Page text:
John N. Miskell's Executions in Auburn Prison, Auburn, New York: 1890 - 1916©


Report of C. F. MacDonald, M. D., on the Execution by Electricity.



Page 11 of 14


To His Excellency David B. Hill,

Governor of the State of New York:


SIR -- -In compliance with your request, previously made to me, to furnish you a detailed report of the facts and circumstances attending the execution of convict William Kemmler alias John Hart, I have the honor to respectfully submit the following:


William Kemmler, alias John Hart, was duly executed by electricity at Auburn Prison, in the city of Auburn, Cayuga county, N. Y., at 6.49 o'clock A. M. on the 6th day of August, 1890. Present--The agent and warden of the prison and twenty-five official witnesses, as shown by the certificate of execution filed at the clerk's office of the county of Cayuga, and which reads as follows:



The People of the State of New York against

William Kemmler, otherwise called John Hart.





I, Charles F. Durston, agent and warden of Auburn State Prison, at Auburn, Cayuga county, do hereby certify, pursuant to section 505 of the Code of Criminal Procedure of the State of Now York, that, in obedience to, and in conformity with, the judgment and sentence of the above-named court, and the warrants of said court, a copy of which is hereto annexed, I, said agent and warden at the said State Prison, at the city of Auburn, on the 6th day of August, 1890, did attend upon the execution of the judgment and sentence, and that the said William Kemmler, otherwise called John Hart, the convict therein, mentioned, was then and there, to wit, at the place and time last aforesaid, executed in conformity to the said judgment and sentence of said court, and in accordance with the provisions of the Code of Criminal Procedure of the State of New York. I do farther certify that the persons whose names are hereinafter signed were the persons invited by me, as such agent and warden, to be present at said execution, and that said persons were all the persons present and witnessing the execution of said judgment and sentence upon the said William Kemmler, otherwise called John Hart.

Dated at Auburn, Cayuga county, State of New York, this 6th day of August, 1890.

(Signed.)        CHARLES F. DURSTON,

       Agent and Warden.

The undersigned, being the persons and all the persons present and witnessing the execution of the judgment and sentence set forth in the foregoing certificate, do hereby, pursuant to the statute, and at the city of Auburn, county of Cayuga and State of New York aforesaid, on the 6th clay of August, 1890, subscribe the foregoing certificate:

Background on some who were Kemmler execution witnesses:

Dr. Louis Balch, secretary of State Board of Health. Originally favored rope, but became electric chair supporter.

Dr. W. T. Nellis, a doctor from Buffalo. NY Times gave second initial as J.

Dr. Joseph Fowler, a doctor from Buffalo.

Dr. W. T. Jenkins, of NYC, a deputy coroner.

Dr. Henry Argue, a doctor from Elmira.

Dr. C. W. Daniels, a doctor from Buffalo.

Alfred P. Southwick, the Buffalo dentist who first suggested to State Senator Daniel H. McMillan that electricity replace the rope for executions. McMillan told Gov. Hill who then had the idea studied officially.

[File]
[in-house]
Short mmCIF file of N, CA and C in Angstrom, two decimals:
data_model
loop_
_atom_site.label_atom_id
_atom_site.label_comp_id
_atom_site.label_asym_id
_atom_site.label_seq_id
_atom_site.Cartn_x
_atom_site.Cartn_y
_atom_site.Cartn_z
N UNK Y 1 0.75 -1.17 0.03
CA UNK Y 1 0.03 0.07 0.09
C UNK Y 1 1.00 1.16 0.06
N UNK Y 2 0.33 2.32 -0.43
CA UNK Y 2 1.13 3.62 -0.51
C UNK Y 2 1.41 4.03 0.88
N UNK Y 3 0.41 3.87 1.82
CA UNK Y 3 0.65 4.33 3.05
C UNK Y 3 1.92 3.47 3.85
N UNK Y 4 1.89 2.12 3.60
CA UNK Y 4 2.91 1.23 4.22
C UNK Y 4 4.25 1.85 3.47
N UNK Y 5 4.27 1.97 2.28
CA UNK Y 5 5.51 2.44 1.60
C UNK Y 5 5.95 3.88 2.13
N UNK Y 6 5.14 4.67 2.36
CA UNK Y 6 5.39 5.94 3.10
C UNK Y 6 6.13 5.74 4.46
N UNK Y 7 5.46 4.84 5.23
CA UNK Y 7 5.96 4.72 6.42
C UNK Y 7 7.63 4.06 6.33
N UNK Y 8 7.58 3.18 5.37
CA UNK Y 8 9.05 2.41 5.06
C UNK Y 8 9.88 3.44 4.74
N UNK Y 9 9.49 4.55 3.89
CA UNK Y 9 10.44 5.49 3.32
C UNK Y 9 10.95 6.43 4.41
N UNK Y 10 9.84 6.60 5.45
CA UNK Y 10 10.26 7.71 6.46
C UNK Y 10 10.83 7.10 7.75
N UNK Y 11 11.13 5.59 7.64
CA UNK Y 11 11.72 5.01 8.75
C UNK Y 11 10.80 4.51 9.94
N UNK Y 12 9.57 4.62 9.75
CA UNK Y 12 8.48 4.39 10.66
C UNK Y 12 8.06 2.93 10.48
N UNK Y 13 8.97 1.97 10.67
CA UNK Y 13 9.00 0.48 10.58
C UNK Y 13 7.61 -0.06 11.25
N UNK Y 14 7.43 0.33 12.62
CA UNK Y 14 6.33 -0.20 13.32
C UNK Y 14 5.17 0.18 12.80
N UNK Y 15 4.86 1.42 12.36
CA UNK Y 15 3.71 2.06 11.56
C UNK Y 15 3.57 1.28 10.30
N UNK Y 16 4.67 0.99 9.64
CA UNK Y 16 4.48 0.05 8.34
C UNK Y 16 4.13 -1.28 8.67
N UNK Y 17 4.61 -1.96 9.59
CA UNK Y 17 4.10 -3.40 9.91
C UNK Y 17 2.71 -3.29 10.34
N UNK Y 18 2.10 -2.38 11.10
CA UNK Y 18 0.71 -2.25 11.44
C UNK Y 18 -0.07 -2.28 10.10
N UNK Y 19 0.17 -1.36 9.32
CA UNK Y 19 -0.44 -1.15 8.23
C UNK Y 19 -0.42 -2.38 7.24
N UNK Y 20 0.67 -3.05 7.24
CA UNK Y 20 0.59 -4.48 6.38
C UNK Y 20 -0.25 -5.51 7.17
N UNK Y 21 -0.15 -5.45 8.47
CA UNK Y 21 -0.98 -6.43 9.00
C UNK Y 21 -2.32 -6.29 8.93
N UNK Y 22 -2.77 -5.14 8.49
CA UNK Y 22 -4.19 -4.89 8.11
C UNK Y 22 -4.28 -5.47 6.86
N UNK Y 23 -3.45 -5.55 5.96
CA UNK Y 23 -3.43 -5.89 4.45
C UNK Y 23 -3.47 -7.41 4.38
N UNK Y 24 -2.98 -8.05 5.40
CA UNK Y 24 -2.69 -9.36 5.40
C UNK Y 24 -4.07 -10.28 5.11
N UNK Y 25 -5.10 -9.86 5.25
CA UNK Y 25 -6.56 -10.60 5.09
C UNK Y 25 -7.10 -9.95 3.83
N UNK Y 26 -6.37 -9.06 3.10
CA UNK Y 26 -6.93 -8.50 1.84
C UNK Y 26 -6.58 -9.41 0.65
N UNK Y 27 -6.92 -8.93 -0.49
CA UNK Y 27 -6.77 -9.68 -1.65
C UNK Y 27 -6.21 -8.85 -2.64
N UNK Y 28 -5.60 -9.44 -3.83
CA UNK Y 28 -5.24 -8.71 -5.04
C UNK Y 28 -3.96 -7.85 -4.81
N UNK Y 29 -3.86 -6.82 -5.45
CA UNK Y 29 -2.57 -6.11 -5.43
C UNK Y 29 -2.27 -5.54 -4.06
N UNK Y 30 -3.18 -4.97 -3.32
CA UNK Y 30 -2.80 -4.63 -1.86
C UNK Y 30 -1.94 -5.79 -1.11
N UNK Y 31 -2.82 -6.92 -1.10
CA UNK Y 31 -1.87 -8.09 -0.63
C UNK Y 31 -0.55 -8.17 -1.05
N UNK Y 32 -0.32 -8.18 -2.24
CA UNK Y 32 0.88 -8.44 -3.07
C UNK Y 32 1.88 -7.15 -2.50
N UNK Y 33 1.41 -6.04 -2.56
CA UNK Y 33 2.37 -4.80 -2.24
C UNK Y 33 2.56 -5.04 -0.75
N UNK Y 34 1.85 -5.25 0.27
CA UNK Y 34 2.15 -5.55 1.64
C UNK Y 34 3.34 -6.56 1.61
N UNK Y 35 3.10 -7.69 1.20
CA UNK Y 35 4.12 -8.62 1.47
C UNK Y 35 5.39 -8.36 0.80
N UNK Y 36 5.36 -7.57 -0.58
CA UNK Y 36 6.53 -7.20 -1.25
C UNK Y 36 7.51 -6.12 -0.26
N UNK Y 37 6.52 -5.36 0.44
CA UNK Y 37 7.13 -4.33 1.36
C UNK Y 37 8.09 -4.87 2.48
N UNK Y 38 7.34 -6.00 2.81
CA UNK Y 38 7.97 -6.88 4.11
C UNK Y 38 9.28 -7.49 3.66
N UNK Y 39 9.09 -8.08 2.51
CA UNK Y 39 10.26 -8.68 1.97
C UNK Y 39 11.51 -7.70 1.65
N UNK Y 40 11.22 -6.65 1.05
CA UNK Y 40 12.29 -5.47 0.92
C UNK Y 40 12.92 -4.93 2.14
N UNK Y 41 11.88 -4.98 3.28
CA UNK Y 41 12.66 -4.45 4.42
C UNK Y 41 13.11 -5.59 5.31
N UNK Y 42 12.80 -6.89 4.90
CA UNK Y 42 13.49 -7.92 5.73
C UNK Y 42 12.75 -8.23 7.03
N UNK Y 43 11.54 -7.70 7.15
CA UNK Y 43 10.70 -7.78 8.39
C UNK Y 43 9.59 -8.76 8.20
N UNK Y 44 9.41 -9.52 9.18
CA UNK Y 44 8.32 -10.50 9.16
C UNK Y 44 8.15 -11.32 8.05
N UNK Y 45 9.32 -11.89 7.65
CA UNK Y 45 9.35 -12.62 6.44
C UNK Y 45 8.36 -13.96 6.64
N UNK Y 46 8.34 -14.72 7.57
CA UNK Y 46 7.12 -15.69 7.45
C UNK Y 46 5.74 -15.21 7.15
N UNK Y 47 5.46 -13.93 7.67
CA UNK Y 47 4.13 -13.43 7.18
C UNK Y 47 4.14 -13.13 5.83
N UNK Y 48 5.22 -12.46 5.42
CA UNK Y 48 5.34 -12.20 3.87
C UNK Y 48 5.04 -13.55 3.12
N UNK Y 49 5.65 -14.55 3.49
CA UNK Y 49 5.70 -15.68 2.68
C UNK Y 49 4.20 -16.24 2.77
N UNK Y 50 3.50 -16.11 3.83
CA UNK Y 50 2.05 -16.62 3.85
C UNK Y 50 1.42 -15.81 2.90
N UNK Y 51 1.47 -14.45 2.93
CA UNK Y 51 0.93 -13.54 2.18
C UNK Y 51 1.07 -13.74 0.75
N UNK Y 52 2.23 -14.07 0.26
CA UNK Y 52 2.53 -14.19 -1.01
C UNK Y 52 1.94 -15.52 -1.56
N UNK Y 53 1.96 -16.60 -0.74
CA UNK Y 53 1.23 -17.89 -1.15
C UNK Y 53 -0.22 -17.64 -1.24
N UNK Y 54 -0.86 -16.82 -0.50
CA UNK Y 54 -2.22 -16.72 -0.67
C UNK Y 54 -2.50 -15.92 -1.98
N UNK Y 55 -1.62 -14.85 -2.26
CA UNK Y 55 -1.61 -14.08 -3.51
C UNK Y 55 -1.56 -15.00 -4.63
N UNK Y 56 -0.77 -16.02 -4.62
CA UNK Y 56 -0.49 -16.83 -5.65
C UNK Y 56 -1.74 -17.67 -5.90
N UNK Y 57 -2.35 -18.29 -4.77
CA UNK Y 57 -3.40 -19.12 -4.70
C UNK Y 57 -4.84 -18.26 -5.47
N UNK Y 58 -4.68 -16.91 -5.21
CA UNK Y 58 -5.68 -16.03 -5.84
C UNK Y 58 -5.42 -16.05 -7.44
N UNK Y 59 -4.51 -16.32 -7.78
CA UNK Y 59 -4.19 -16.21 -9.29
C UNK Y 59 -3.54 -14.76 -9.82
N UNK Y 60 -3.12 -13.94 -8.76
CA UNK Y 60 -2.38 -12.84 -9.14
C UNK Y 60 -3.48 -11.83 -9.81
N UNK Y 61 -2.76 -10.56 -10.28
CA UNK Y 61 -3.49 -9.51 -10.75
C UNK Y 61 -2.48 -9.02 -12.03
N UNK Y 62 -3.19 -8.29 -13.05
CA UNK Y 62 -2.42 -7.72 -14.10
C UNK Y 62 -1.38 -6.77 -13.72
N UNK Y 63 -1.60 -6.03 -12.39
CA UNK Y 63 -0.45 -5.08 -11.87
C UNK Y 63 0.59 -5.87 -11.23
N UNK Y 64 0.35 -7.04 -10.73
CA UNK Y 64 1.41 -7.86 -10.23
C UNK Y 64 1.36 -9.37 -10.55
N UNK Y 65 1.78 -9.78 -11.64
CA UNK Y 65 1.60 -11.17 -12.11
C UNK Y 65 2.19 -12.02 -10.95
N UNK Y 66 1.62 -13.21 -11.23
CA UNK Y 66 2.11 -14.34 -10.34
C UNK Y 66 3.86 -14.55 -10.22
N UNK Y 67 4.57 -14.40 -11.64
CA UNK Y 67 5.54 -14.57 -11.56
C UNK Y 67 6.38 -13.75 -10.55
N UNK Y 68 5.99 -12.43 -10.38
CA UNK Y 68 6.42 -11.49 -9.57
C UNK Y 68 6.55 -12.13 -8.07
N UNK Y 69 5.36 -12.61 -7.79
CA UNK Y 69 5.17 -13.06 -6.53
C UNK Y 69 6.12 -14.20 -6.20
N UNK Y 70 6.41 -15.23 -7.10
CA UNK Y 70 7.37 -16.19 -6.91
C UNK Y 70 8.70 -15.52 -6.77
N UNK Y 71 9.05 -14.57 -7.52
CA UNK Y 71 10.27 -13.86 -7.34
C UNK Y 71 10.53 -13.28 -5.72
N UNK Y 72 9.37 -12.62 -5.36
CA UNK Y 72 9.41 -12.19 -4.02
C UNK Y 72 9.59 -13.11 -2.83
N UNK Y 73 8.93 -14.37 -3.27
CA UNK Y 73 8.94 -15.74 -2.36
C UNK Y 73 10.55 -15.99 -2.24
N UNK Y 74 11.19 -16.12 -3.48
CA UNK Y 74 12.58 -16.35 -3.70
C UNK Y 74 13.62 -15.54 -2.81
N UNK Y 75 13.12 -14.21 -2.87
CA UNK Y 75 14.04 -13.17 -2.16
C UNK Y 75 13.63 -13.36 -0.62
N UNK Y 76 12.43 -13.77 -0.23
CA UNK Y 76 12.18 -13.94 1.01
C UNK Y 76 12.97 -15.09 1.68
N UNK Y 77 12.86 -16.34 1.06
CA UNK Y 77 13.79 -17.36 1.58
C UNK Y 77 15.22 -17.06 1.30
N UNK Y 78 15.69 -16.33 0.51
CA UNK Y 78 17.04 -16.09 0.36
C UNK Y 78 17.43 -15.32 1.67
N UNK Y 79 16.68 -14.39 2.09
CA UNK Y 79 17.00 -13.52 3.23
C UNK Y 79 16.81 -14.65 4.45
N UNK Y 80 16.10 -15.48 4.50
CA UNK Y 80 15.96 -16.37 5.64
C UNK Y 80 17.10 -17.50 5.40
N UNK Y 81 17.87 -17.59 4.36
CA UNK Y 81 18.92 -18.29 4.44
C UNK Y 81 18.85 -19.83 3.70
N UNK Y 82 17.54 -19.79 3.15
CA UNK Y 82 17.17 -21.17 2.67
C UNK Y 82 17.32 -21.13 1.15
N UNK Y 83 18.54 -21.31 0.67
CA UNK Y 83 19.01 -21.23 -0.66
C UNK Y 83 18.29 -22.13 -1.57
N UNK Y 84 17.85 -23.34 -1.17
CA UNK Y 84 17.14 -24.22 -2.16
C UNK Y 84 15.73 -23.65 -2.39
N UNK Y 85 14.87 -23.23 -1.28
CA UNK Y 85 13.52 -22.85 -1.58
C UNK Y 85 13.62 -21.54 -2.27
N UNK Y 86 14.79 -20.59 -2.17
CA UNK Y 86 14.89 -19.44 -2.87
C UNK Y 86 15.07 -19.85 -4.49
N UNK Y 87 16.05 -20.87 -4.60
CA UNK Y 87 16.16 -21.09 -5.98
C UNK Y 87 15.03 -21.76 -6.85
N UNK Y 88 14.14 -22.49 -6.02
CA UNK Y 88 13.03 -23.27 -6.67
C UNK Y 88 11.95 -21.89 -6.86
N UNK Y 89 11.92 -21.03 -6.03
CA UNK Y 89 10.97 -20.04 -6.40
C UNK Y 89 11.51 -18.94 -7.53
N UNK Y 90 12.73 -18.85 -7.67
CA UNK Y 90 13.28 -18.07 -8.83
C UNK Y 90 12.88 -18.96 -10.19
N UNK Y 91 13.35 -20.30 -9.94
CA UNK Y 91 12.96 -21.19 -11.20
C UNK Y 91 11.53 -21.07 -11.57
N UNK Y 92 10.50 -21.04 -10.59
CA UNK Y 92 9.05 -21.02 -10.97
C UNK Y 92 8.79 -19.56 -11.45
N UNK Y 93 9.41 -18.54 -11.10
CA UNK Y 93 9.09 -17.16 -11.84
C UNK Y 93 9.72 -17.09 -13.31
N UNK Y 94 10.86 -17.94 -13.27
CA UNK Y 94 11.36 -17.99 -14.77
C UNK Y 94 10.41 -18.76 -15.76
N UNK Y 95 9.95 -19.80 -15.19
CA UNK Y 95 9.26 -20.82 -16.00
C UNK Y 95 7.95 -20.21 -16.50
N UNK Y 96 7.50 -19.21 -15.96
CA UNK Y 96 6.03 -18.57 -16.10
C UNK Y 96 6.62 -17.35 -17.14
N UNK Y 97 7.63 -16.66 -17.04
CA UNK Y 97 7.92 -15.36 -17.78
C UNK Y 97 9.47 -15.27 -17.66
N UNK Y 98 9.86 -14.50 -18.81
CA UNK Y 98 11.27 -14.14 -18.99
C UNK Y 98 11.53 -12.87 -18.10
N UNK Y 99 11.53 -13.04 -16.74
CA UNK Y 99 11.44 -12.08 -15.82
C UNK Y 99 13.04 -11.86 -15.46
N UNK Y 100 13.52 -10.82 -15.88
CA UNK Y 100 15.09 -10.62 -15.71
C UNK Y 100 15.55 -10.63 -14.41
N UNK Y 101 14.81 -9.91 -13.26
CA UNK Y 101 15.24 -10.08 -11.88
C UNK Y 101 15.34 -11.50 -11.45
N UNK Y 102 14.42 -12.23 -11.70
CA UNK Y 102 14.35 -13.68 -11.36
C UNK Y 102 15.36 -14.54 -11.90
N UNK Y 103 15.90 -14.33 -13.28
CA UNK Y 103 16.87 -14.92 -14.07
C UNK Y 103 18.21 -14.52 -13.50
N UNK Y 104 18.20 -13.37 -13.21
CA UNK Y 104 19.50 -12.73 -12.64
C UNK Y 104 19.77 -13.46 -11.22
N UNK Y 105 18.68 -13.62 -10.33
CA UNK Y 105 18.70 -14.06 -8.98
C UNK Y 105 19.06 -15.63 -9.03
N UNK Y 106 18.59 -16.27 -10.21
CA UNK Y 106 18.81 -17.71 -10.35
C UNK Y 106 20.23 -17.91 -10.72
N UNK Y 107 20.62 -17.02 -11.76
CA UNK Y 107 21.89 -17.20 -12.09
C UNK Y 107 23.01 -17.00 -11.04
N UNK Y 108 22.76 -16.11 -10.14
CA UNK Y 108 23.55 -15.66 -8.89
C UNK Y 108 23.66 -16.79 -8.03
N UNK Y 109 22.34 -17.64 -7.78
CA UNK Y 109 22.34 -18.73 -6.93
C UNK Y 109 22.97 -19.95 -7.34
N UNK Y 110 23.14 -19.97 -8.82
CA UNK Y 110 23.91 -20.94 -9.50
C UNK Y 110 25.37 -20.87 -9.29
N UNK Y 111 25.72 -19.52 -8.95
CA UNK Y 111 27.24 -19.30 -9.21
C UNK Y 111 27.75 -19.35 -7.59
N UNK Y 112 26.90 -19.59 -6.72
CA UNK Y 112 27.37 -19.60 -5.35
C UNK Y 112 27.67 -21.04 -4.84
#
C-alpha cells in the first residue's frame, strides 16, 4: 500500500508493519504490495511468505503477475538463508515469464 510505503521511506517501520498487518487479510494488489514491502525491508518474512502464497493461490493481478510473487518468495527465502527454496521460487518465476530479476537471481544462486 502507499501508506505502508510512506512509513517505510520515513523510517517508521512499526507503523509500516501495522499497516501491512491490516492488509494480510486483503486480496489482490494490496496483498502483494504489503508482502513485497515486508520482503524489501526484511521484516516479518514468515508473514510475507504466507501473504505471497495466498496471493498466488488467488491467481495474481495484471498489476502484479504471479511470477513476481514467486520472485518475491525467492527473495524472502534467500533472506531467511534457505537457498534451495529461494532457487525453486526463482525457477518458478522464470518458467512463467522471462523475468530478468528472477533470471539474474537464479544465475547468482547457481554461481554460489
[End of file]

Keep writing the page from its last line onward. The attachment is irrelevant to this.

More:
Rev. C. A. Houghton, Auburn cleric. NY Times gave first initial as O.

C. R. Huntley, of Buffalo, a name long associated with upstate electrical power.

Dr. Henry E. Allison, an alienist, head of Insane Criminals Asylum in Auburn, first institution of its kind. It moved in April, 1892, to Fishkill, and became known as the Matteawan State Hospital.

Dr. George E. Fell, a Buffalo doctor whose redesign of Harold Brown's electric chair was used at Auburn.

Oliver A. Jenkins, sheriff of Erie County where the Tillie Ziegler murder took place.

Robert Dunlap of NYC.

Dr. E. C. Spitzka, NY Neurological Society leader vs. alienists' running state hospitals.

Dr. Carlos F. MacDonald, president of NYS Commission in Lunacy.

Joseph C. Veling, deputy sheriff of Erie County. NY Times spelled the name Yeiling.

Horatio Yates, chaplain at Auburn Prison from Dec. 1, 1888, having served at the M. E. Church in Tyres, Seneca, previously.

Tracy C. Becker, court referee from Buffalo named by a state judge to conduct the hearing into claims by a George Westinghouse- hired lawyer, officially for Kemmler, that execution by electricity violated the 8th Amendment as cruel and unusual punishment.

Michael Conway, State Agent for Discharged Convicts.

George Grantham Bain, (1865-1944), then of Washington and affiliated with the United Press. He founded his photo agency in 1898 specializing in NYC news. The Library of Congress has his photo files.

Frank W. Mack of the Associated Press.

Dr. George F. Shrady, of NYC. Editor of Medical Records for four decades. NY Health Department physician-in-chief. Past president of Practitioners Society and Medical Editors' Assn. Became electric chair opponent.

George W. Irish, of Cazenovia, politically active with Roswell P. Flower and others in the well-connected statewide volunteer firemen's association.

George P. Quimby, Buffalo District Attorney. Not listed in the report as a witness, but did attend and emerged visibly upset by it.

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Louis Balch, M. D.

W. T. Nellis, M. D.

J. M. Jenkins, M. D.

W. T. Jenkins, M. D.

Joseph Fowler, M. D.

Henry A. Argue, M. D.

C. W. Daniels, M. D.

A. P. Southwick, M. D.

C. A. Houghton.

C. R. Huntly.

H. E. Allison, M. D.

T. K. Smith, M. D.

Robert Dunlap.

E. C. Spitzka, M. D.

Carlos F. MacDonald, M. D.

George E. Fell, M. D.

Oliver A. Jenkins.

Joseph C. Veling.

Horatio Yates.

Tracy C. Becker.

Michael Conway.

George Granthan Bain.

Frank W. Mack.

George. F. Shrady, M. D.

George W. Irish.